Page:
How to make visitors stay on your website

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Every website owner wants to attract visitors like a real magnet. Either you sell with the help of your website or run a blog just for having fun, you definitely expect a lot of comments, shares and thousands of visits, don’t you?

If you see no visitors, it is probably because your website doesn’t work well.

Consider SEO optimization

Of course, you cannot permanently increase the number of visitors to your website without proper SEO optimization. If Google offers the opportunity to gain organic traffic for free, why not using it?

Content marketing

It is important to remember that SEO likes content. The more informational material you publish, the more relevant keywords it contains, therefore, the higher your rankings on Google. So, think about creating informative pages alongside the transactional ones.

Content marketing is the tool that becomes the voice of your brand and brings new customers. And here we are talking not only about blogging, but also about making landing pages, guest posting, mission statements, and email campaigns.

Your presence on social media

Many people now believe that a Facebook account for a certain business is nothing more than just hanging on daily and posting funny pictures and videos. Actually, the situation is different. In fact, it is a full-time job where you have to respond promptly to every customer’s request and you have to solve the problems that might occur the same way you normally do by phone or email.

At the same time, social media is a powerful tool that helps us find our potential customers in their natural environment, get in contact with them, gain trust and valuable leads. That’s why, if you doubt the role of social media within a business, you better stop it right now, and create an account instead.

Don’t fall for the idea that it is possible to increase your website traffic without marketing. This is a complete lie. Driving more traffic means choosing the right strategy.

You can use content, email and community marketing alongside some social media strategies. Consider creating resources such as webinars, infographics, podcasts, etc. in addition, you can also organize social events (contests, promotions). You just have to know that the possibilities are endless.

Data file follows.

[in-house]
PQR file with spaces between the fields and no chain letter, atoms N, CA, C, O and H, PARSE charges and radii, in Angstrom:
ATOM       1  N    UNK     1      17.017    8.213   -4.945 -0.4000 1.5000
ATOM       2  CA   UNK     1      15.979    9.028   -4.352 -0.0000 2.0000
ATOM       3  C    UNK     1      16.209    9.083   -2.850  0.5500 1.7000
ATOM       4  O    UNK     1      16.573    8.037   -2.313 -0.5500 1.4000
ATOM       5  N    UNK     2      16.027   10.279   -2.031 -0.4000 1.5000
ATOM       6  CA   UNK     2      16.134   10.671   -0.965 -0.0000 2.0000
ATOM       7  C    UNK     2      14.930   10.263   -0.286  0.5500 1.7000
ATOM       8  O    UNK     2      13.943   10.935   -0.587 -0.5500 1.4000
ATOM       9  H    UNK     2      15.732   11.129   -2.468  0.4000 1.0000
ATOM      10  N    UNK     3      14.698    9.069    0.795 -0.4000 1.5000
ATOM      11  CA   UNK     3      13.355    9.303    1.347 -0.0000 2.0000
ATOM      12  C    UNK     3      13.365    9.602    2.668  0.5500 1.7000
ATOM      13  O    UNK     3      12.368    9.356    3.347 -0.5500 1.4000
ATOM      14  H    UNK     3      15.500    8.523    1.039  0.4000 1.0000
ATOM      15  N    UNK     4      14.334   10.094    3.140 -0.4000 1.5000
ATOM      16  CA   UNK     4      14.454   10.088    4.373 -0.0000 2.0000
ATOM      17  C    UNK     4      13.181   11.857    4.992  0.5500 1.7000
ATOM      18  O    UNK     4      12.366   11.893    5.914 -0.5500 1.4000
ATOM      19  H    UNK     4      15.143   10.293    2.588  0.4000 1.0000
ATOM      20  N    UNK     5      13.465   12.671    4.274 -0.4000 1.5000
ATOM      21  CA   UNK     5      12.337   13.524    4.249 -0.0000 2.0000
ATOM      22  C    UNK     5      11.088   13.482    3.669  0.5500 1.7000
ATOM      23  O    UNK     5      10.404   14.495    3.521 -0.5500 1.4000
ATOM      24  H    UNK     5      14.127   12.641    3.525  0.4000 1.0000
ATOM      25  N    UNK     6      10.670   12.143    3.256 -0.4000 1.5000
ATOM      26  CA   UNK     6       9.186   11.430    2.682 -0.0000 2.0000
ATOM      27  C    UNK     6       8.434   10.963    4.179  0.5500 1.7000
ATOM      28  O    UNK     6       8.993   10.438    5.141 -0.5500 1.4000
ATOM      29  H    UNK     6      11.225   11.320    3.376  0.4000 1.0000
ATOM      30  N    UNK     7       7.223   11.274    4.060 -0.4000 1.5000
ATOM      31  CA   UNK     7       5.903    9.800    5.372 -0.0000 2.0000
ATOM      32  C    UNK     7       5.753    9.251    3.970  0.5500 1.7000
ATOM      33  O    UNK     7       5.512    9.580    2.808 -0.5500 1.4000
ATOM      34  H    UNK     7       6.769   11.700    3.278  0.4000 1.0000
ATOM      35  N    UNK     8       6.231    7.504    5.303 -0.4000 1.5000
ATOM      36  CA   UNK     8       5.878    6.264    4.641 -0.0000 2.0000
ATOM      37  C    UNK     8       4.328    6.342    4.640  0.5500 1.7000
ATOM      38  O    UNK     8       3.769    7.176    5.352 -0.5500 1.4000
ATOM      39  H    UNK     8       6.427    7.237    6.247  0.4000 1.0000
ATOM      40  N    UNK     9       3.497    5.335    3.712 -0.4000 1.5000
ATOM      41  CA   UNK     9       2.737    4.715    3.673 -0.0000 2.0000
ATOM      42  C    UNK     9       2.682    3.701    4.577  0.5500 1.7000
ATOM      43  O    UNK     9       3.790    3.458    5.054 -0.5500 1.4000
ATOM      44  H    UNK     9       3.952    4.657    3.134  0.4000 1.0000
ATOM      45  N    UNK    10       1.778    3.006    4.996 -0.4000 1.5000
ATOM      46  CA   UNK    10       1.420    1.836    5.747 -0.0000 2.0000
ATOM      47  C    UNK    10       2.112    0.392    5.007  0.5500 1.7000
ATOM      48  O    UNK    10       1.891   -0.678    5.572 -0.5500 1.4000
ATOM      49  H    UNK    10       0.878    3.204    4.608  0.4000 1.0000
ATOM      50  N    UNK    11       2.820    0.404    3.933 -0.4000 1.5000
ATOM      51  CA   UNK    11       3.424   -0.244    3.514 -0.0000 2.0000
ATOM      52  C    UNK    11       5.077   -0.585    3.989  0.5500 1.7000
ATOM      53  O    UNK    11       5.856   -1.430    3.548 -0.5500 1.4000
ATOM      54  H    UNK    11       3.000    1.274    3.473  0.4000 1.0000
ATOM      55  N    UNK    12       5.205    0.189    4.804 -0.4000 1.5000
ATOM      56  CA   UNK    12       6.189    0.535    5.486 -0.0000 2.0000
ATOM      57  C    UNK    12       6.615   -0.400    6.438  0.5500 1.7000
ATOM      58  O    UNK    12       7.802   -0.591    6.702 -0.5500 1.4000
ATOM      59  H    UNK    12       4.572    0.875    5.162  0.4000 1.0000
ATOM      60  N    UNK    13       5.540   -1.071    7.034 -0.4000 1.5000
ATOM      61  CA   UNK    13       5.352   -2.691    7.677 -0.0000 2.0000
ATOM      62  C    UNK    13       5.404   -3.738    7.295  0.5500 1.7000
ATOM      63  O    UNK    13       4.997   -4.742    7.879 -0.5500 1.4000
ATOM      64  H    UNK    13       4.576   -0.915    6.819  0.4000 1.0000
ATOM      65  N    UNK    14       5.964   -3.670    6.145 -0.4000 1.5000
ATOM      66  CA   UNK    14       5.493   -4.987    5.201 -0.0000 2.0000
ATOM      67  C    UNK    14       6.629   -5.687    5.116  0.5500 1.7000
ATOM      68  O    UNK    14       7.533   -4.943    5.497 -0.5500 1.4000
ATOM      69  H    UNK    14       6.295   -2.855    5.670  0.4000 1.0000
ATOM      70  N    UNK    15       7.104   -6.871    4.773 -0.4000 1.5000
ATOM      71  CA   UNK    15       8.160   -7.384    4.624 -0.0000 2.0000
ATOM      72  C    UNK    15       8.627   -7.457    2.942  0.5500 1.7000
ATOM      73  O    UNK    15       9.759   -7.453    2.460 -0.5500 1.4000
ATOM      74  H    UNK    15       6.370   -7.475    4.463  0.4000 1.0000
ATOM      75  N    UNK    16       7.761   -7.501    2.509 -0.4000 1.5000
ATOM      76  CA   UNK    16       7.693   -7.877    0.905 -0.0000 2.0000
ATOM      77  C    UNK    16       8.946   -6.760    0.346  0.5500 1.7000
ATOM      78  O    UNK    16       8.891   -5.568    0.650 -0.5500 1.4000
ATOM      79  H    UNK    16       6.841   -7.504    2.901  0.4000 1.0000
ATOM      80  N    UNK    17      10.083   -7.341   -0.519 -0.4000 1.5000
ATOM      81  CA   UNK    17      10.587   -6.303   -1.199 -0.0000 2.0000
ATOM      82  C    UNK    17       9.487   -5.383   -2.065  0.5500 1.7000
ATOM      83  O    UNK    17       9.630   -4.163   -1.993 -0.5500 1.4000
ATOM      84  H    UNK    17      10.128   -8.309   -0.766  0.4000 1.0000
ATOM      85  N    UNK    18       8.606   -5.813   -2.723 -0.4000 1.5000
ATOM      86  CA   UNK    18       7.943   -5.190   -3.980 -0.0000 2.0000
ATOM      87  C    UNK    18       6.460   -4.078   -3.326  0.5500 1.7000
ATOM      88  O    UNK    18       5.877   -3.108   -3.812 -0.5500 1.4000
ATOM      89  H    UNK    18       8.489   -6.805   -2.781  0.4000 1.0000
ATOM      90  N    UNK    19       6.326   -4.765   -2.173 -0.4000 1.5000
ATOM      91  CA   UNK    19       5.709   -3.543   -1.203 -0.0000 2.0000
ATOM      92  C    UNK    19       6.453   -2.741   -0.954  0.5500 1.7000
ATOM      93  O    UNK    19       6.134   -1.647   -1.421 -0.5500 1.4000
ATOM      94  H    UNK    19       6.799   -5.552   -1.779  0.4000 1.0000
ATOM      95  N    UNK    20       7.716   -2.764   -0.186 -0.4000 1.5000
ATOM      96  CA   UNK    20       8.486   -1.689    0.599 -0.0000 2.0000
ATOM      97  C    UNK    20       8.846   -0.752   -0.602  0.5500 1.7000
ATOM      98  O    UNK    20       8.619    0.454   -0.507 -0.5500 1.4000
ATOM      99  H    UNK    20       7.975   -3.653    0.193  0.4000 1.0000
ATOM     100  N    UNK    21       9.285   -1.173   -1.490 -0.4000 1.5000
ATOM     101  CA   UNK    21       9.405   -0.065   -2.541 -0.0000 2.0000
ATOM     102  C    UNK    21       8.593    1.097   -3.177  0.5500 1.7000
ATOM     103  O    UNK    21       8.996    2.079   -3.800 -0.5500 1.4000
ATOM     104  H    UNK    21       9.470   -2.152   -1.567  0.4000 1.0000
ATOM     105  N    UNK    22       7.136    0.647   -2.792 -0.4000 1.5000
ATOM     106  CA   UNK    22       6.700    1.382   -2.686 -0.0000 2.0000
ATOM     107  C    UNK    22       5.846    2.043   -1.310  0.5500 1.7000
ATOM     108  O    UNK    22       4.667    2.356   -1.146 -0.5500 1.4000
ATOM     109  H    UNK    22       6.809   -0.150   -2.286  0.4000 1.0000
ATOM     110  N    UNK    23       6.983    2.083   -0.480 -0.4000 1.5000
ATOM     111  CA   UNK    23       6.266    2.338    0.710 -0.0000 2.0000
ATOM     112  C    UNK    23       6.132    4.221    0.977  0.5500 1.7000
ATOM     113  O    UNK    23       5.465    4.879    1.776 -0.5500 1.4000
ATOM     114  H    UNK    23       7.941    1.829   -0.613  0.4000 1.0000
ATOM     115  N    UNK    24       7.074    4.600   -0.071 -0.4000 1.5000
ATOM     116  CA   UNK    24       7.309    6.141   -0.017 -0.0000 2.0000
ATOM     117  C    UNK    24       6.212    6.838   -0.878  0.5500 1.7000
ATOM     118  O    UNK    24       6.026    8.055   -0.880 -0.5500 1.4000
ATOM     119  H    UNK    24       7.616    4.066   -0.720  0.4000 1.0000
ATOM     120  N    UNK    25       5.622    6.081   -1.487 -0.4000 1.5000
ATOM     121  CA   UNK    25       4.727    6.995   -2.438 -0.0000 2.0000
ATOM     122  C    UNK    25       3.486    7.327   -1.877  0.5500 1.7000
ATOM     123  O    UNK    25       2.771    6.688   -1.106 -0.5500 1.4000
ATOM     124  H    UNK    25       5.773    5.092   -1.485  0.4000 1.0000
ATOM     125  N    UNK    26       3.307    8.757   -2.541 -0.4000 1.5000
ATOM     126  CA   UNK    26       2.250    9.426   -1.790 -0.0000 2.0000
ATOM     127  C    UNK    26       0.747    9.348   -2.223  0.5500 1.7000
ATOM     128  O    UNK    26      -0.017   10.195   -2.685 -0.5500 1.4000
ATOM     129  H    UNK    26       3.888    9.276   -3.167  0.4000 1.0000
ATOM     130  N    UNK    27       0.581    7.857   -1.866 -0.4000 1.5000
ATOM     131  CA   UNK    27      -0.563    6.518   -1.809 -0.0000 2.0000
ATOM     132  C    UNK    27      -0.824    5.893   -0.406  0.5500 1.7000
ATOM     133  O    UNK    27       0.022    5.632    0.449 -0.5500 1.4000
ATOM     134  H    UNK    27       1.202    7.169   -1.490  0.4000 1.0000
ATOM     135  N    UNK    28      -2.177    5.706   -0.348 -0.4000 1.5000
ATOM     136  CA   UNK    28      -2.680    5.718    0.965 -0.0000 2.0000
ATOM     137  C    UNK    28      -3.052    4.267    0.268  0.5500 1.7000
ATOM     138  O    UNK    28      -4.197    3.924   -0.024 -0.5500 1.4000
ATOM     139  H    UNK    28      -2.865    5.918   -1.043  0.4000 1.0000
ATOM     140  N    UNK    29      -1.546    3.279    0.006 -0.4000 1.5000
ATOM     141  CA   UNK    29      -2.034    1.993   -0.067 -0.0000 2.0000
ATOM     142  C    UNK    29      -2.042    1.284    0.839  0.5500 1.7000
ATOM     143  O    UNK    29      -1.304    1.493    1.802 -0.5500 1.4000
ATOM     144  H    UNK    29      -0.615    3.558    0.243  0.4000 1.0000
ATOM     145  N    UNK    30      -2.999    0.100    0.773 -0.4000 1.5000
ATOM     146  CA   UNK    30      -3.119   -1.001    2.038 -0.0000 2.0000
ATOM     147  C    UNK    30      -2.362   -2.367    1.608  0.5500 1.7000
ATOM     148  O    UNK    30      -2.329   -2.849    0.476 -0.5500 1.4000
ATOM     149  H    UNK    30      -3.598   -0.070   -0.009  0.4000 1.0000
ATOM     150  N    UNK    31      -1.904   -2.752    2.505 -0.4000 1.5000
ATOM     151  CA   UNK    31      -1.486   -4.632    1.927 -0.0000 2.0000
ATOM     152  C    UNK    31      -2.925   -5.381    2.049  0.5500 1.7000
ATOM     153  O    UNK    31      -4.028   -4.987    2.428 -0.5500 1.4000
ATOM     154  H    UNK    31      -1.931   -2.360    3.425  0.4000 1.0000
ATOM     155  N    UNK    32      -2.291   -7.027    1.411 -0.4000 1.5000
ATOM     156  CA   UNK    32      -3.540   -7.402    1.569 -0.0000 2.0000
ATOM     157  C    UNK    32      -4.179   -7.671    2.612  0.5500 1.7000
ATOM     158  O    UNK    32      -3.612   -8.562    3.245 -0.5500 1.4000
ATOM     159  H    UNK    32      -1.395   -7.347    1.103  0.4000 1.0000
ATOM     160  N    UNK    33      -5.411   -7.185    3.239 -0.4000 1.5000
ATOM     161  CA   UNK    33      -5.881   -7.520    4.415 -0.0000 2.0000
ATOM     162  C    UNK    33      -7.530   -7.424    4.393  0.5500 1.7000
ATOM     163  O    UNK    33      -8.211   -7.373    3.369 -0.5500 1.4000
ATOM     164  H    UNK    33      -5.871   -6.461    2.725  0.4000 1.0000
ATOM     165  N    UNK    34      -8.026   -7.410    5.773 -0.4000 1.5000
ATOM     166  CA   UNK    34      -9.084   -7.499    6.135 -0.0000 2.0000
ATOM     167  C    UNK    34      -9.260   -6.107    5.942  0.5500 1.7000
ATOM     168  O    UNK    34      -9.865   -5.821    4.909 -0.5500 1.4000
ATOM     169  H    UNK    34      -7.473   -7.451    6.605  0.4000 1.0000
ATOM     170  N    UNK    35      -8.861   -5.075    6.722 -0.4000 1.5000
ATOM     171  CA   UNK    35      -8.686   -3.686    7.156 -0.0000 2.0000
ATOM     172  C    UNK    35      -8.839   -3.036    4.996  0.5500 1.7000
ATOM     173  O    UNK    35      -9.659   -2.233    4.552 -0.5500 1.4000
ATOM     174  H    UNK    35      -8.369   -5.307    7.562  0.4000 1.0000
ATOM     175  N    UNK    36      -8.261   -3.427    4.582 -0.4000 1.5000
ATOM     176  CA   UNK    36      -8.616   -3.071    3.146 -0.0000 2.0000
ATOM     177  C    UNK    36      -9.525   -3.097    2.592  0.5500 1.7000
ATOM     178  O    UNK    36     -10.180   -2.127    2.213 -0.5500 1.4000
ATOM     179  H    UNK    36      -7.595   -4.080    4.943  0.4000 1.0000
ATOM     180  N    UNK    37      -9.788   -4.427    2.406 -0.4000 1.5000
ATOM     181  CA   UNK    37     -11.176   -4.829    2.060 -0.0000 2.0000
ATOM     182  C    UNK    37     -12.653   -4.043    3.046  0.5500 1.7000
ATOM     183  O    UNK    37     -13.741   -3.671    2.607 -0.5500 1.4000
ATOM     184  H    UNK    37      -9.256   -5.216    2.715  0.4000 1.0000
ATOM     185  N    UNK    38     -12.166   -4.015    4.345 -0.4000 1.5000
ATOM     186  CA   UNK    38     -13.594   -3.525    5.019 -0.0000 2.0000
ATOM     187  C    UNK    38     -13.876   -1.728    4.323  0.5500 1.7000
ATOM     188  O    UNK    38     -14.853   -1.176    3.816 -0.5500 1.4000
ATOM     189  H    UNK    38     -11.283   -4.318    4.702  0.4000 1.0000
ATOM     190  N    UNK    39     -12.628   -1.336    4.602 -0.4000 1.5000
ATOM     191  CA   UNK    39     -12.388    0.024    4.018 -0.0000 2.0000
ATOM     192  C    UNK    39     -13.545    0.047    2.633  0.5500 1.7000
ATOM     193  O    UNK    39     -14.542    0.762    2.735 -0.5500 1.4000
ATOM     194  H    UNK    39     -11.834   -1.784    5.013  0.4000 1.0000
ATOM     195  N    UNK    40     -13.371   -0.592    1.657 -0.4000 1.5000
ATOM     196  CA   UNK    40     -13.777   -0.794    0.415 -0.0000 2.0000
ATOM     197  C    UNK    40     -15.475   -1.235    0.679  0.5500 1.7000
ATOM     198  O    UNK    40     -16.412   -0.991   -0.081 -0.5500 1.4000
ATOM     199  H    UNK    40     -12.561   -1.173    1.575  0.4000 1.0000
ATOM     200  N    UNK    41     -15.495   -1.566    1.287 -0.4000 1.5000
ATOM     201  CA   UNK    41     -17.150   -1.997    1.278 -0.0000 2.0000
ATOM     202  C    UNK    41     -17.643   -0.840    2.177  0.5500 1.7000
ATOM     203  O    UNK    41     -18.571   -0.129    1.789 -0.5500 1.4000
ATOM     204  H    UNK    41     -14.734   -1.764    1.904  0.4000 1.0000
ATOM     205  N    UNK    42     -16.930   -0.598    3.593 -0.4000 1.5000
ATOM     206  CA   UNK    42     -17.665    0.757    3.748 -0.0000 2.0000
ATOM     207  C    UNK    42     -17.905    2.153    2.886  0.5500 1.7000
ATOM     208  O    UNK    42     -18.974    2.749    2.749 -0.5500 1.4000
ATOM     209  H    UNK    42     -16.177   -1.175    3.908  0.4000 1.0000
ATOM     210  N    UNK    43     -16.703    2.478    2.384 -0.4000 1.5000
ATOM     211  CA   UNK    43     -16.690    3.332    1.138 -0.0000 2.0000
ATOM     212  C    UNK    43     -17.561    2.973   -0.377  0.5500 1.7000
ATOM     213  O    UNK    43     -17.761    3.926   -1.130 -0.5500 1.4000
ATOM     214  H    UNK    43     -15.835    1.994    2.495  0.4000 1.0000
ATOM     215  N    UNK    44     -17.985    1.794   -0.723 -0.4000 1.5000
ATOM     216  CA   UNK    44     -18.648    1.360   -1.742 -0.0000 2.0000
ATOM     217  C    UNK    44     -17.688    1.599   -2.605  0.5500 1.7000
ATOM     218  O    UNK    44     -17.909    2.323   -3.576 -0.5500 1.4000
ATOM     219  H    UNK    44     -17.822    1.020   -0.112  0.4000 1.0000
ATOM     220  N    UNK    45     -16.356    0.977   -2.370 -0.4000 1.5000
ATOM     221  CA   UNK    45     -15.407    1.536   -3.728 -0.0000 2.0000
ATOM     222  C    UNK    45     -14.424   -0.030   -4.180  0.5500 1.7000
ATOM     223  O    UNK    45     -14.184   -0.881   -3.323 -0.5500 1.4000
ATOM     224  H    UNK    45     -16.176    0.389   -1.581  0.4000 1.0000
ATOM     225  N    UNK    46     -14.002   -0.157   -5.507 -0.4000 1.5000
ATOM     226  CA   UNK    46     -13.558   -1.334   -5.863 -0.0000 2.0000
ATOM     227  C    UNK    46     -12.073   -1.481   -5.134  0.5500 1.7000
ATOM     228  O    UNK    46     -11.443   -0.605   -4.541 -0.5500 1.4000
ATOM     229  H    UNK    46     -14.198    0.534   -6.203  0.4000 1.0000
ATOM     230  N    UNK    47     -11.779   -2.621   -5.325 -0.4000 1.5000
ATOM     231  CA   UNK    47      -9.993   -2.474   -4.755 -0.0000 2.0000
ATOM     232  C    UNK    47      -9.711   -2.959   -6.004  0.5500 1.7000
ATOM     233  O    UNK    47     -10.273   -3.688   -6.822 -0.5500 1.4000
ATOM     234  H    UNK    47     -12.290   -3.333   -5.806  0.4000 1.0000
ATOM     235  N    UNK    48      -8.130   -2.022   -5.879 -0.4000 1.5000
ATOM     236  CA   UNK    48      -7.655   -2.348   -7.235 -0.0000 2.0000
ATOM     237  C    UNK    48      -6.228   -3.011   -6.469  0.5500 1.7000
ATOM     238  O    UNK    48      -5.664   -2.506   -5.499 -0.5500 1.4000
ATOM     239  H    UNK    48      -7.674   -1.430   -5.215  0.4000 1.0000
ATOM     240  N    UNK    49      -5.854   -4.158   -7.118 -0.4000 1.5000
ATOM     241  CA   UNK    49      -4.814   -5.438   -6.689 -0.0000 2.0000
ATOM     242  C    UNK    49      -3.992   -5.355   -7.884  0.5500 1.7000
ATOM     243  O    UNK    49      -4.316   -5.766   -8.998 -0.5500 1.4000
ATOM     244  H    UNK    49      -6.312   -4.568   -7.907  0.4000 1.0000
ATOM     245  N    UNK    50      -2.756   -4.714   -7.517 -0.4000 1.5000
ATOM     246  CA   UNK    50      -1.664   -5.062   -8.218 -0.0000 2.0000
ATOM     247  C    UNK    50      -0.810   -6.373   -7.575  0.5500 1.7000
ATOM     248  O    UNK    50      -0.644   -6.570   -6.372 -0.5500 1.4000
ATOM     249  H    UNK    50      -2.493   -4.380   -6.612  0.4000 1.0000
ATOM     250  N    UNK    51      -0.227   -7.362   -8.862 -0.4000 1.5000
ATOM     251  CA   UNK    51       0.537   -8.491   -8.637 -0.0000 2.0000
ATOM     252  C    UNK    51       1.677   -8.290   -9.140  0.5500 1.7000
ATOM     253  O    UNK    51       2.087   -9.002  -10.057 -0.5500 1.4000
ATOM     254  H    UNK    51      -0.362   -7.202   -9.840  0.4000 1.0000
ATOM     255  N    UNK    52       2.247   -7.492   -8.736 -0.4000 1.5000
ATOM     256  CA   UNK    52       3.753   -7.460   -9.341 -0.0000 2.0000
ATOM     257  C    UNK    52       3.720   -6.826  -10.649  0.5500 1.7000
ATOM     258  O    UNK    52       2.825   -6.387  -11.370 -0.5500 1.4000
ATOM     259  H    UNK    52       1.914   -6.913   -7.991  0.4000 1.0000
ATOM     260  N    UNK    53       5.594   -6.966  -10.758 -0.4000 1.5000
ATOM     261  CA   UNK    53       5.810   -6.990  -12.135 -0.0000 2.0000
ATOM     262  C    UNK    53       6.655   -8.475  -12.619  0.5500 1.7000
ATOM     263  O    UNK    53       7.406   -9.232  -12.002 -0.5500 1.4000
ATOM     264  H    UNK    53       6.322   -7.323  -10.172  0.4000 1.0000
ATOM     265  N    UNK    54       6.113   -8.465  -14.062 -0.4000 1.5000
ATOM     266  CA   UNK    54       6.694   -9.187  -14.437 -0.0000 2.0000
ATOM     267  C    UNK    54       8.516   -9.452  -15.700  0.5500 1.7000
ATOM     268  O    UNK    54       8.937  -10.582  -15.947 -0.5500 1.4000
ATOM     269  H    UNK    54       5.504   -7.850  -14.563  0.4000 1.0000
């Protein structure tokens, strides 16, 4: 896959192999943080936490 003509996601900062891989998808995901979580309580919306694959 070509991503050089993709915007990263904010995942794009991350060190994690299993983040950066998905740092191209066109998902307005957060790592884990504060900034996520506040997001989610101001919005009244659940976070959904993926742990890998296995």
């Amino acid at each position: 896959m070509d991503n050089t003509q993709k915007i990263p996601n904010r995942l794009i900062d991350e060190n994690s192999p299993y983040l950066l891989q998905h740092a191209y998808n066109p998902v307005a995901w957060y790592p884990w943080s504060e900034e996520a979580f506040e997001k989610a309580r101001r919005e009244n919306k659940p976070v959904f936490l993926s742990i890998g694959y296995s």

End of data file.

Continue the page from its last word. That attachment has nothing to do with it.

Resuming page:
The last but not least, it is important to follow your competition and always keep the finger on the pulse when it comes to your strategies. It is never too late to choose another path is something doesn’t work properly!

Is Your Social Media Content Quality-Controlled?

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If a tree falls in the forest and there is no one around to hear it, does it make a sound? To put it another way, if you post something on social media and (you think) no one is around to read it, does it still make an impact? A former PR executive in New York, the well-known operator of a popular online job bank in Cleveland and a host of politicians and celebrities will be the first to tell you that every piece of social media content makes a sound – and often a really loud one.

That being the case, it seems odd that even the most experienced marketers sometimes fail to realize that everything, and I mean everything, we say or post to social networks has the potential to impact the public’s perception of our brand – be it personal or professional. Whether you are a big brand or a small business, all of your social media content leaves you open to scrutiny, and the meaning of your messages are always subject to interpretation. What sounds funny to you might be offensive to someone else, and what is intended as a tongue in cheek comment may come off as blatant arrogance.

Perhaps more worrisome is the fact that brands are far too often relying on inexperienced staff to make the determination as to what is appropriate to post on Twitter, Facebook, and elsewhere. Celebrities may build their brand with raunchy, crude content – but your business won’t. Years of hard work devoted to building a stellar reputation can all come crashing down with a simple click of the “Post” button.